During this research, he and his colleagues discovered what might be called the Capt. Sam's Shuffle.

First the sand moves south along Kiawah and builds up the spit. "If you look at an aerial picture, you can see curves of sand forming at the southern end, and each one of those curves represents a pulse of growth, like a tree ring," Hayes said.

Then as the beach grows longer, the Kiawah River begins to eat into Seabrook Island — until a storm or tide cuts through the spit and the process begins anew. "It usually goes in 40- to 50-year cycles," said Hayes, who along with his wife, Jacqueline Michel, wrote a new book, "A Coast for All Seasons."

Hayes said that because of these forces, he recommended in the early 1980s that the split be cut about two-thirds of the way to help nourish and protect Seabrook's beaches. Crews did this in 1983, and Seabrook soon had 1,000 feet of new beach. The spit was cut again in the 1990s. "It worked like a charm."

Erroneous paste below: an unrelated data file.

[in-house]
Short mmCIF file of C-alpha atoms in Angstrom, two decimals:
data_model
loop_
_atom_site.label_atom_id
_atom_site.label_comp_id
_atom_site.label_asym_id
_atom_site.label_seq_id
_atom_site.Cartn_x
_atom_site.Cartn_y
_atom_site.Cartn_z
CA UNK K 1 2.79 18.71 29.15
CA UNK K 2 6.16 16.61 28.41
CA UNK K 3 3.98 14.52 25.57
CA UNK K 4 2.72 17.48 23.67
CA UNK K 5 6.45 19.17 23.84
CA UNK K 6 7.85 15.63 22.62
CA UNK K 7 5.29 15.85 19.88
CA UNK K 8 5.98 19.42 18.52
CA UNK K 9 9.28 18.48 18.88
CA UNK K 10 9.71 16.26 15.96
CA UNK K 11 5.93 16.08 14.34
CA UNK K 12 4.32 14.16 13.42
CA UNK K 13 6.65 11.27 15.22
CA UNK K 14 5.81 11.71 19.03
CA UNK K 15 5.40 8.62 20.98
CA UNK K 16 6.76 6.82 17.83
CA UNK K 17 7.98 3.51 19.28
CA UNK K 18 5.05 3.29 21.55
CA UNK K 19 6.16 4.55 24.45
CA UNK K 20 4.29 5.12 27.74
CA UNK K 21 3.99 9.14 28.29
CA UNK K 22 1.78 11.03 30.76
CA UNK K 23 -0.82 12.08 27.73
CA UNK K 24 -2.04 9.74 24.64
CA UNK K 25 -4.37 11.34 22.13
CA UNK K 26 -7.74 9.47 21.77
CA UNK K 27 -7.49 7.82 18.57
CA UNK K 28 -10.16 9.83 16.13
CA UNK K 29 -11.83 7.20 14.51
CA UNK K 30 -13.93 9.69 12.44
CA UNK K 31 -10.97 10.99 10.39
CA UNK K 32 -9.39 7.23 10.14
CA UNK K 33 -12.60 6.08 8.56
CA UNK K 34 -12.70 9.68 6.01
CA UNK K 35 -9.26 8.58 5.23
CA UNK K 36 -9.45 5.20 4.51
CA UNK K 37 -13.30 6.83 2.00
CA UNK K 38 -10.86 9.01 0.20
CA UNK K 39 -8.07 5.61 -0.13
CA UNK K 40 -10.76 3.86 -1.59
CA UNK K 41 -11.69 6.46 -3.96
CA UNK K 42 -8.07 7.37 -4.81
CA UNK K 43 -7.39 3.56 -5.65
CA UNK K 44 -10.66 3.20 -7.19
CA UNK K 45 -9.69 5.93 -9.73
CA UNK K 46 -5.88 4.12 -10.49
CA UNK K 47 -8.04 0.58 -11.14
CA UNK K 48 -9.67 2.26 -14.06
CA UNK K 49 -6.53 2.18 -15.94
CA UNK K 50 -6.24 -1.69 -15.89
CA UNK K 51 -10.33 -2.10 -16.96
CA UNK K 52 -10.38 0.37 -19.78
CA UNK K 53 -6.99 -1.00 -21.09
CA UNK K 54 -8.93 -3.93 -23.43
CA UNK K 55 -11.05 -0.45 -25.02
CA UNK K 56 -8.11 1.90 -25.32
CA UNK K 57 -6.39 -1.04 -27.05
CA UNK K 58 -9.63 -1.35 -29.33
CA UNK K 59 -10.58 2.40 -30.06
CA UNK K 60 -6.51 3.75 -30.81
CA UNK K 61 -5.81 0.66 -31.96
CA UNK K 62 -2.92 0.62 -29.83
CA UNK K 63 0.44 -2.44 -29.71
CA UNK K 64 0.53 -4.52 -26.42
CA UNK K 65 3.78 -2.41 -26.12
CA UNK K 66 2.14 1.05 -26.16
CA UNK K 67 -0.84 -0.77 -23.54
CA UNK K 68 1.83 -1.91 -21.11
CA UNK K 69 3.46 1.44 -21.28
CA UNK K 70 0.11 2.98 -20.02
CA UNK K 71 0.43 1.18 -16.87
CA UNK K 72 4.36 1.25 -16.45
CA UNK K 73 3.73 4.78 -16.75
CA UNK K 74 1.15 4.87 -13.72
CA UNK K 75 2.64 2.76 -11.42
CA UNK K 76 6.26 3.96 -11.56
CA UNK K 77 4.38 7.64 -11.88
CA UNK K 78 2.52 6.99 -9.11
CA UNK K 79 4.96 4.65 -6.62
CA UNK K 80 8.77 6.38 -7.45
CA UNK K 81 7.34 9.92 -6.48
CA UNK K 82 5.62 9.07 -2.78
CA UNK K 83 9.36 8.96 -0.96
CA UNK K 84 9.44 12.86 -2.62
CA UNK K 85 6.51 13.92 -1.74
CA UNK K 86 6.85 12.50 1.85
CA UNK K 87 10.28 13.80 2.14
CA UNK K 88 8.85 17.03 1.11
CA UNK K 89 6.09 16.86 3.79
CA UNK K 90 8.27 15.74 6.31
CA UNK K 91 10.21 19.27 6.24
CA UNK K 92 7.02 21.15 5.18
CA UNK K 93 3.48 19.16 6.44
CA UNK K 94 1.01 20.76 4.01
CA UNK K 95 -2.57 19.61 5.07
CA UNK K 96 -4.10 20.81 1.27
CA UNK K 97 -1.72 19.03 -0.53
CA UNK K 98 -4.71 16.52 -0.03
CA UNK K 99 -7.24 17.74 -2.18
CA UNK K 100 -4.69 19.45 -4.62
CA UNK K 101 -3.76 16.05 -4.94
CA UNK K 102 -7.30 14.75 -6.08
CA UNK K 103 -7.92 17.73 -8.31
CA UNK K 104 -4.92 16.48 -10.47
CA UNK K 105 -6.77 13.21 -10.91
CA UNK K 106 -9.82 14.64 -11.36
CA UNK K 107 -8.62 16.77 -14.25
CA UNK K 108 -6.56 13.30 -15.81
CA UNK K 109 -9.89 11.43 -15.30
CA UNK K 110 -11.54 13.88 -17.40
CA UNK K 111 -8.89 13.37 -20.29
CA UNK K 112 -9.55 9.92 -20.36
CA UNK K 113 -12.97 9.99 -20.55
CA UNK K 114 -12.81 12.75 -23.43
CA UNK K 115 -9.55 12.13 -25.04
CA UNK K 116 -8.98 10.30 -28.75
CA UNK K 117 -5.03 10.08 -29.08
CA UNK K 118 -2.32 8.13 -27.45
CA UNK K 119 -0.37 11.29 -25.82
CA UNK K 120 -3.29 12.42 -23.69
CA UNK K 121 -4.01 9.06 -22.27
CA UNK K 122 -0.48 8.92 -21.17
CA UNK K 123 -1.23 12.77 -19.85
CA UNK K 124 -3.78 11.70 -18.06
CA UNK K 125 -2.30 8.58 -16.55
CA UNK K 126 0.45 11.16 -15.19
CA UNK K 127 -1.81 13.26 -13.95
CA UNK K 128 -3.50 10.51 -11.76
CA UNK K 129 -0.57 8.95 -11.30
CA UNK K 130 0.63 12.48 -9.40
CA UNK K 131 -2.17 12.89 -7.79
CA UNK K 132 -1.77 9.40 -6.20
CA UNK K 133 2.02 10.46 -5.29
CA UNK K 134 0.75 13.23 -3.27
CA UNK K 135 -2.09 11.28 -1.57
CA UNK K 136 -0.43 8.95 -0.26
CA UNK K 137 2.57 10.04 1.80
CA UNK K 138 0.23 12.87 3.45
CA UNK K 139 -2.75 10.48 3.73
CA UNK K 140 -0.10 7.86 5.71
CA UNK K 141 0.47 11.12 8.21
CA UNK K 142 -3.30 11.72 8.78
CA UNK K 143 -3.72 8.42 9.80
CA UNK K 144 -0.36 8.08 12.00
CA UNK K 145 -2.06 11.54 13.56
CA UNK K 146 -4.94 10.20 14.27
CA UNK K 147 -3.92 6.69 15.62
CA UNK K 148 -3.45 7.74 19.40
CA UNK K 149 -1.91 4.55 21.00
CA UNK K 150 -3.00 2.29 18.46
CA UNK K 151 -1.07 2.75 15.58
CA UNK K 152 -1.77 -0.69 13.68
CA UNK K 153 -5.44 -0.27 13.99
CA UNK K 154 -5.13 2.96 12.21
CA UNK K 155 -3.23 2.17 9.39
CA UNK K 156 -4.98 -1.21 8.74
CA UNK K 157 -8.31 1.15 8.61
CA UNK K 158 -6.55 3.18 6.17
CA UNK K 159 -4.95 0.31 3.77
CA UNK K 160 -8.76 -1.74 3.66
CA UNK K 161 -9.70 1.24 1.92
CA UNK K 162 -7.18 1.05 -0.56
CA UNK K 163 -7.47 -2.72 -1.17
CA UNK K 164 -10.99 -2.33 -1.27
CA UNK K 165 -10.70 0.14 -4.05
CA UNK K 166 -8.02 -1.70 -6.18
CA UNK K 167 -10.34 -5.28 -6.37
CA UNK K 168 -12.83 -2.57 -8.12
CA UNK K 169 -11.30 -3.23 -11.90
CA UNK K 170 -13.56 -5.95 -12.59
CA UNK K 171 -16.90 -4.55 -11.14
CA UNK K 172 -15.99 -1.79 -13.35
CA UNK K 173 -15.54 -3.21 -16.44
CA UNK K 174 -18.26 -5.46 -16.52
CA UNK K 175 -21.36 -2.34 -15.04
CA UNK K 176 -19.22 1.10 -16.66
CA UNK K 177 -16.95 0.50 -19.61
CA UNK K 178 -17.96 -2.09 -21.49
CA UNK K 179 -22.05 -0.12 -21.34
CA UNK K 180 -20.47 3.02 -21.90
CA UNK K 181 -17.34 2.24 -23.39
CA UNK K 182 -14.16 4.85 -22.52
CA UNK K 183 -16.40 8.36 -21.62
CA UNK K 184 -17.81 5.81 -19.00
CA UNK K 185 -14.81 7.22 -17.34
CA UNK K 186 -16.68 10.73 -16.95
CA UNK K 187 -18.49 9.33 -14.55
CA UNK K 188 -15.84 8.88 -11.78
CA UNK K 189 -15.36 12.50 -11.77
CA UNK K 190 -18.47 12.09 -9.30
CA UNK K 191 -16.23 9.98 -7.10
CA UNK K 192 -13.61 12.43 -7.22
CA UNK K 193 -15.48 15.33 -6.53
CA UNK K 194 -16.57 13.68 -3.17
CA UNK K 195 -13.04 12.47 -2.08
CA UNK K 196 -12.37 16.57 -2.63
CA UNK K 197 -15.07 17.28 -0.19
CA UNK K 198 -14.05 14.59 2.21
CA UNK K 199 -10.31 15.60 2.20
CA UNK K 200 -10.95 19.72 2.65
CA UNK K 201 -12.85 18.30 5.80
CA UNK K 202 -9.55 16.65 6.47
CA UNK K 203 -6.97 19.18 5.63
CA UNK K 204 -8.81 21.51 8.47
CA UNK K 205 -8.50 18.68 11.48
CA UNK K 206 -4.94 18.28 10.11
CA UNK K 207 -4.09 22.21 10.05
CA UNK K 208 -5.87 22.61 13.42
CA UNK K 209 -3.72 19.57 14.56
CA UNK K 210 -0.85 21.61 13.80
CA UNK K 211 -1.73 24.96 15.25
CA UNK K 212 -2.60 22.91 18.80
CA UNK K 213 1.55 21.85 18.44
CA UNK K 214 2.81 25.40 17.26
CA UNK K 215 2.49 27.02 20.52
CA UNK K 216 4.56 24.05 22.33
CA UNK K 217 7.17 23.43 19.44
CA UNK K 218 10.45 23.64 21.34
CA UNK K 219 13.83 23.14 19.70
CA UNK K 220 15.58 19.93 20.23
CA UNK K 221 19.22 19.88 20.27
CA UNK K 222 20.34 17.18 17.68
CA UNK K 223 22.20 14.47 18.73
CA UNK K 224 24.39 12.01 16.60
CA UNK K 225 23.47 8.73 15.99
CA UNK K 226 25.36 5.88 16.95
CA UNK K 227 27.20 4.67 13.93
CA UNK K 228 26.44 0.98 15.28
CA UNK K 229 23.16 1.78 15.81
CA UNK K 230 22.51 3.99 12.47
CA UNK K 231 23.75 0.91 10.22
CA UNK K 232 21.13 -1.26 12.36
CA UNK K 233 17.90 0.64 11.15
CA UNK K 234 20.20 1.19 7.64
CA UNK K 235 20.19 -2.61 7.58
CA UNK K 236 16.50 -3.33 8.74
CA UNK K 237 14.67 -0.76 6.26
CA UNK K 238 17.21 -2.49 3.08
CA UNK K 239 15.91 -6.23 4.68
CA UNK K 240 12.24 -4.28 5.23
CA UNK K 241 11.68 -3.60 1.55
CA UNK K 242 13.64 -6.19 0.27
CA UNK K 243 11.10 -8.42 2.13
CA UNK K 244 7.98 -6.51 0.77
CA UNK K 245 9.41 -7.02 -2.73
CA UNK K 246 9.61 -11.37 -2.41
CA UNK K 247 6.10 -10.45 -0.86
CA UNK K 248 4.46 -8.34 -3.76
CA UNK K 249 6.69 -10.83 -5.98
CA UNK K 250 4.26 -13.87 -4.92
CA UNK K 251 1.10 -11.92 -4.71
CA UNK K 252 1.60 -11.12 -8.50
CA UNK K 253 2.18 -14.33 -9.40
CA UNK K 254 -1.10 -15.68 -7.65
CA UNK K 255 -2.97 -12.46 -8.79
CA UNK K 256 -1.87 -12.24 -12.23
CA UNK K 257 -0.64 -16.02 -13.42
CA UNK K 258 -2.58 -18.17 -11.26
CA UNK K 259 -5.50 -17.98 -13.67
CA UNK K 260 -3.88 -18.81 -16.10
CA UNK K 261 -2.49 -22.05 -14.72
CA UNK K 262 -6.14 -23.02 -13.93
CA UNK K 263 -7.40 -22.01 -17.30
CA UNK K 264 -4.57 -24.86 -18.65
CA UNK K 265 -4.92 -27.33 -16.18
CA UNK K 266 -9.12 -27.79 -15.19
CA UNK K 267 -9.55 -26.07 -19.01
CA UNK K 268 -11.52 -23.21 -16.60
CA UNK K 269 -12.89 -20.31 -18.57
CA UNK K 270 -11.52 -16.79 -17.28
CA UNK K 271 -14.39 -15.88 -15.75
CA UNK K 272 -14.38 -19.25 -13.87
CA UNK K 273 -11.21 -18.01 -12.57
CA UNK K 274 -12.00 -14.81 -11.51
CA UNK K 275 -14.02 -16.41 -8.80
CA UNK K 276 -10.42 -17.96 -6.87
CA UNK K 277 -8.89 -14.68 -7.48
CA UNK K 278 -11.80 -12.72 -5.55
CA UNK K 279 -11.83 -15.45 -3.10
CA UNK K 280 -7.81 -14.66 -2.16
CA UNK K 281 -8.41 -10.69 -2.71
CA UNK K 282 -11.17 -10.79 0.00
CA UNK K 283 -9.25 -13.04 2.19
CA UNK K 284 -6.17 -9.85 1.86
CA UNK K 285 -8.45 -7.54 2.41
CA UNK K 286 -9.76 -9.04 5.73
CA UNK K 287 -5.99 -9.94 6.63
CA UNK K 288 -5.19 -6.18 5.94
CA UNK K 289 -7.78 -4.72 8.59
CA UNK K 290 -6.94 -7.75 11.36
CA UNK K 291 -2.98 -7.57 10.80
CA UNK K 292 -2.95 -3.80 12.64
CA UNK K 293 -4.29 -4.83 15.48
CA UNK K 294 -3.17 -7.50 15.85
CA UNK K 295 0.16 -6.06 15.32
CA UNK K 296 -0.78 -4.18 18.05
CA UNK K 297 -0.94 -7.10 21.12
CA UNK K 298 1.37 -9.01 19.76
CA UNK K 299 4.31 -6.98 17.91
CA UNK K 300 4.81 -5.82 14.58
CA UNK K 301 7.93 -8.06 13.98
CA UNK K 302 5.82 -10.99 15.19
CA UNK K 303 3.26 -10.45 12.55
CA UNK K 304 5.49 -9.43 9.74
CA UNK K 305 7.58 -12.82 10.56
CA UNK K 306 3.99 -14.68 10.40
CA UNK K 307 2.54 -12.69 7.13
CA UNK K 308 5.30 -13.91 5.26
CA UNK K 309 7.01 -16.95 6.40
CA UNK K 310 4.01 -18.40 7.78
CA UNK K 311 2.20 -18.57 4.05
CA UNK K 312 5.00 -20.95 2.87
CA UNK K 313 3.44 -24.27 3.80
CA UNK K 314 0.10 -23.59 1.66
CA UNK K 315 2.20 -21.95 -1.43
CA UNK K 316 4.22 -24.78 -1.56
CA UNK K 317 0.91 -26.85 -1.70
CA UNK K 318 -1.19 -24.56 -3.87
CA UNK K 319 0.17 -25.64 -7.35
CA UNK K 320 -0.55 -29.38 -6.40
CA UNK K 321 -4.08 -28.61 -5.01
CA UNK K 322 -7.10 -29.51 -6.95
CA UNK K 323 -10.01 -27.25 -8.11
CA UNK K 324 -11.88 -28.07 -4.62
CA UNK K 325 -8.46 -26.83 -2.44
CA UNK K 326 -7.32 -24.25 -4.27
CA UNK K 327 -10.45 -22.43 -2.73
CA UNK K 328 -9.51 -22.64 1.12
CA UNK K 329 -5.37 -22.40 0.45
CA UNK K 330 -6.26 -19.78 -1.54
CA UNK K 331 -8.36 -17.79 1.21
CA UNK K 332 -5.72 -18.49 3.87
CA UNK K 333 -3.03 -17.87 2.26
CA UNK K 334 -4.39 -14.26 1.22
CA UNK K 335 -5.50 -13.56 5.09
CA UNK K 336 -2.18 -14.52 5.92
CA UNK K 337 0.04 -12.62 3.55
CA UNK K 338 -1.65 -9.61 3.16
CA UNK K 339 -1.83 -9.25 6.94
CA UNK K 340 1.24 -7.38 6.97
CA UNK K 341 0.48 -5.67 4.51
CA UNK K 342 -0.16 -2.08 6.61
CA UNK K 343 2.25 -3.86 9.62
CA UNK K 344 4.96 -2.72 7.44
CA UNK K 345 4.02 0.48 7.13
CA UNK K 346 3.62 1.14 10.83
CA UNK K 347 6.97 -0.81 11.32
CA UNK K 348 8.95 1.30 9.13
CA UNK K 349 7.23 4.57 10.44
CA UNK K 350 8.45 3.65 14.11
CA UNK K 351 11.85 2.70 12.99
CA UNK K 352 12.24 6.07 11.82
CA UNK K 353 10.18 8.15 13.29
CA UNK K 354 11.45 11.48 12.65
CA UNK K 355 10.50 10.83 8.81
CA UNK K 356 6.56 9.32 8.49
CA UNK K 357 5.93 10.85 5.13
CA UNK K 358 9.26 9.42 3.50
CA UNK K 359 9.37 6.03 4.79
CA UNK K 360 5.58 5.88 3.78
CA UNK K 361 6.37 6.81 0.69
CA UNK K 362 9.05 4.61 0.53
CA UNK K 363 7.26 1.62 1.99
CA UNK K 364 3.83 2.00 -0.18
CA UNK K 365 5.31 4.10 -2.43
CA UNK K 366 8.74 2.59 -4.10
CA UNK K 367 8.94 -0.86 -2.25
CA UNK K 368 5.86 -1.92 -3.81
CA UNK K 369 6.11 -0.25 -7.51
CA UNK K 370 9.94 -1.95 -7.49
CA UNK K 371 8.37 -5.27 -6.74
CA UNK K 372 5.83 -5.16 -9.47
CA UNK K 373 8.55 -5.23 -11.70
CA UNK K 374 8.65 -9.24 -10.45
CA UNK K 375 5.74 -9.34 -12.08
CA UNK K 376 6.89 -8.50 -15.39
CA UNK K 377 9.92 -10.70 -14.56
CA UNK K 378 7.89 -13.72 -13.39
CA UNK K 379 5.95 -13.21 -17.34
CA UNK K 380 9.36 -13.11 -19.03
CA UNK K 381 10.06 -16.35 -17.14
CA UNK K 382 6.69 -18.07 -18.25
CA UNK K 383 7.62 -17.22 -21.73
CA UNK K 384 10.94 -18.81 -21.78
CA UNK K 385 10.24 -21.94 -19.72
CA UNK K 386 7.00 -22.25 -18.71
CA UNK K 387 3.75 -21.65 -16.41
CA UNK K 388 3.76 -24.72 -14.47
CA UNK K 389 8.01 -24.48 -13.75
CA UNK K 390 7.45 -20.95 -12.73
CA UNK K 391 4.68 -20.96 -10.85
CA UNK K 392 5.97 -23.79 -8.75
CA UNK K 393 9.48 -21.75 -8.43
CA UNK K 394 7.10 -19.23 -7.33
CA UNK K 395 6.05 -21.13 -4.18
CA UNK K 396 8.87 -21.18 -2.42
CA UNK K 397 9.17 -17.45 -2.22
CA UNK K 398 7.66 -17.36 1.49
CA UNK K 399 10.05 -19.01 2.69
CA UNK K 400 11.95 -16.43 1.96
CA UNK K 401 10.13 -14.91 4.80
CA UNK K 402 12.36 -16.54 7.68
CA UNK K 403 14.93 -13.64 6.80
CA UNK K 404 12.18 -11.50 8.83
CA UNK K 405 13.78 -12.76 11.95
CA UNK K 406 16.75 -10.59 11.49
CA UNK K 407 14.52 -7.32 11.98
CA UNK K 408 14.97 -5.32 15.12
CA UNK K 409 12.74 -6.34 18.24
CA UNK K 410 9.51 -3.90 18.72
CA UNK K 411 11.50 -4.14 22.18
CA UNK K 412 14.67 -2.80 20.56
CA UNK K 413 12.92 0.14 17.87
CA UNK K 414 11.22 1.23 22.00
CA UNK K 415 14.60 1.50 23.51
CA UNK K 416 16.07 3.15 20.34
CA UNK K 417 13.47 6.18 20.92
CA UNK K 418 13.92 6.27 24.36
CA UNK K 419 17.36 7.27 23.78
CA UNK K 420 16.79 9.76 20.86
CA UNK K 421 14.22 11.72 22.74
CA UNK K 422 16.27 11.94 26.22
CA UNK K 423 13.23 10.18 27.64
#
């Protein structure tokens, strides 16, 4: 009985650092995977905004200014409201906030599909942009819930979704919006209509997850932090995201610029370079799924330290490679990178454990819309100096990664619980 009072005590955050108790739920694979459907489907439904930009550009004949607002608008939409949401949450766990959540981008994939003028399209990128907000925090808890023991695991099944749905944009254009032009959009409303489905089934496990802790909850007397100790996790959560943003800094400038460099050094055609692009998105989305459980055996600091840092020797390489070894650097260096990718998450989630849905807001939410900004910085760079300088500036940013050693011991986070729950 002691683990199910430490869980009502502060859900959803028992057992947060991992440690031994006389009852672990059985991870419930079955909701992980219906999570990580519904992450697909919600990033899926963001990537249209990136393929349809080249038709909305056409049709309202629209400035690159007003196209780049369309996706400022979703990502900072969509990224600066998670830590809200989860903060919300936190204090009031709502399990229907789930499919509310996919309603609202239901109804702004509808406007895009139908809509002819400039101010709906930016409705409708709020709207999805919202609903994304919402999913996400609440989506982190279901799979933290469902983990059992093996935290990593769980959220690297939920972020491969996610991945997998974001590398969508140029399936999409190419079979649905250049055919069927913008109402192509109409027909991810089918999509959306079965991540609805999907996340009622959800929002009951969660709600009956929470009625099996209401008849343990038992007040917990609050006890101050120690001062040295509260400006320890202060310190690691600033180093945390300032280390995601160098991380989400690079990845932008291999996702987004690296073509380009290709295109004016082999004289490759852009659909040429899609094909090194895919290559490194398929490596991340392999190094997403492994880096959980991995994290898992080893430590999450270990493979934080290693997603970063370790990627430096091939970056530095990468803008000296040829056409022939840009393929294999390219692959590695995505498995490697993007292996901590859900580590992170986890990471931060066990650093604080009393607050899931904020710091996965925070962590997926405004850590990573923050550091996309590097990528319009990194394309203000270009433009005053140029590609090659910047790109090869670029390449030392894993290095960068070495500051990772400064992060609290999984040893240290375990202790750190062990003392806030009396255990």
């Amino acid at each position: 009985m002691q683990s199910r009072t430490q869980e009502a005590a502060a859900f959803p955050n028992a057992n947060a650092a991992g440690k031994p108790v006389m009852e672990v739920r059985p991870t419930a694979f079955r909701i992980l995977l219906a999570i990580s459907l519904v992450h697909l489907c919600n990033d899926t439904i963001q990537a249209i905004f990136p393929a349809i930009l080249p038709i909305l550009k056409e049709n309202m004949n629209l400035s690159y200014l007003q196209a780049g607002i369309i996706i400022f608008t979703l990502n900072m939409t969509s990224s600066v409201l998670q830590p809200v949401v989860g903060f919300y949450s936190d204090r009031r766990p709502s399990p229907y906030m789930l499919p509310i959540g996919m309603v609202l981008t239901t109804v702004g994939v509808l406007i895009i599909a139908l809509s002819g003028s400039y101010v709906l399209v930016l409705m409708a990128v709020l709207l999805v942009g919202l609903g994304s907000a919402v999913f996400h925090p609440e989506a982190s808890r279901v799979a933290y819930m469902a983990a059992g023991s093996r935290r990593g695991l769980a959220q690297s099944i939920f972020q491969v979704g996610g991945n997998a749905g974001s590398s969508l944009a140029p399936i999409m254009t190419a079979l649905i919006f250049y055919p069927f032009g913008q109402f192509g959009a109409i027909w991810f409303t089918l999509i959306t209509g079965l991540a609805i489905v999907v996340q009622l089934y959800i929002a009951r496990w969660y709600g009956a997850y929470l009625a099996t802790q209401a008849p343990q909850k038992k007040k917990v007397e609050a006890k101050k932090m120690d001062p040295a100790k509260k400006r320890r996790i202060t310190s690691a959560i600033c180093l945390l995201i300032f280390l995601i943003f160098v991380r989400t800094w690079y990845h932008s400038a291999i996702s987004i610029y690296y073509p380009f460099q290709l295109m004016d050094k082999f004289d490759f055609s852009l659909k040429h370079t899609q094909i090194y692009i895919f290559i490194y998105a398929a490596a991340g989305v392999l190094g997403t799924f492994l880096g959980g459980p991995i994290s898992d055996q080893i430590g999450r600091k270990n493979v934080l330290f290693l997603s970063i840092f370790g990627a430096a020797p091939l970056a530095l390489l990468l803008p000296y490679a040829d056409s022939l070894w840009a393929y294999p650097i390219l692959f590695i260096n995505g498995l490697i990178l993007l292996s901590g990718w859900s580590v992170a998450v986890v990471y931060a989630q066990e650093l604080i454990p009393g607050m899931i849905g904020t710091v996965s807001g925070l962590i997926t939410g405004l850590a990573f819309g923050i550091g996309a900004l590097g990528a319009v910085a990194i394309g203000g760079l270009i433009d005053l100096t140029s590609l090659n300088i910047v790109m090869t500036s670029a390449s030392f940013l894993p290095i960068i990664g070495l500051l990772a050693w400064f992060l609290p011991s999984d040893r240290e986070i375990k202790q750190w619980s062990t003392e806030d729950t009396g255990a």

Hayes said he also told Kuwaiti investors that developing the area around Capt. Sam's Inlet didn't make sense because of the shifting sands and inlet, and that the entire area should be set aside as a park.

The Kuwaitis leased 2 acres near the spit's neck to Charleston County for 99 years to create Beachwalker Park, but the rest of the spit remained in private hands and undeveloped.

"All these years I always thought the whole spit was a park," Hayes said, adding that he was surprised to learn that Kiawah Development Partners wants to build homes on the spit. He said it was a bad idea in the 1970s and remains so today. "I'm appalled that they want to develop that spit. Ridiculous. Stable? It's one of the most unstable places on the East Coast."

Outcry grows

Long of Kiawah Development Partners finds it equally ridiculous when people say the beach is unstable.

He said that more recent and detailed research than Hayes' work shows that the spit has grown dramatically in recent decades and now has dunes that are just as high as those on other parts of the island where homes were built. Long also pointed to DHEC's 2008 "State of the Beaches Report," which shows that the dunes on the western end of Kiawah have been stable in recent years. "The beach grows 15 feet a year," Long said. "This is an enormous piece of land compared to what it was."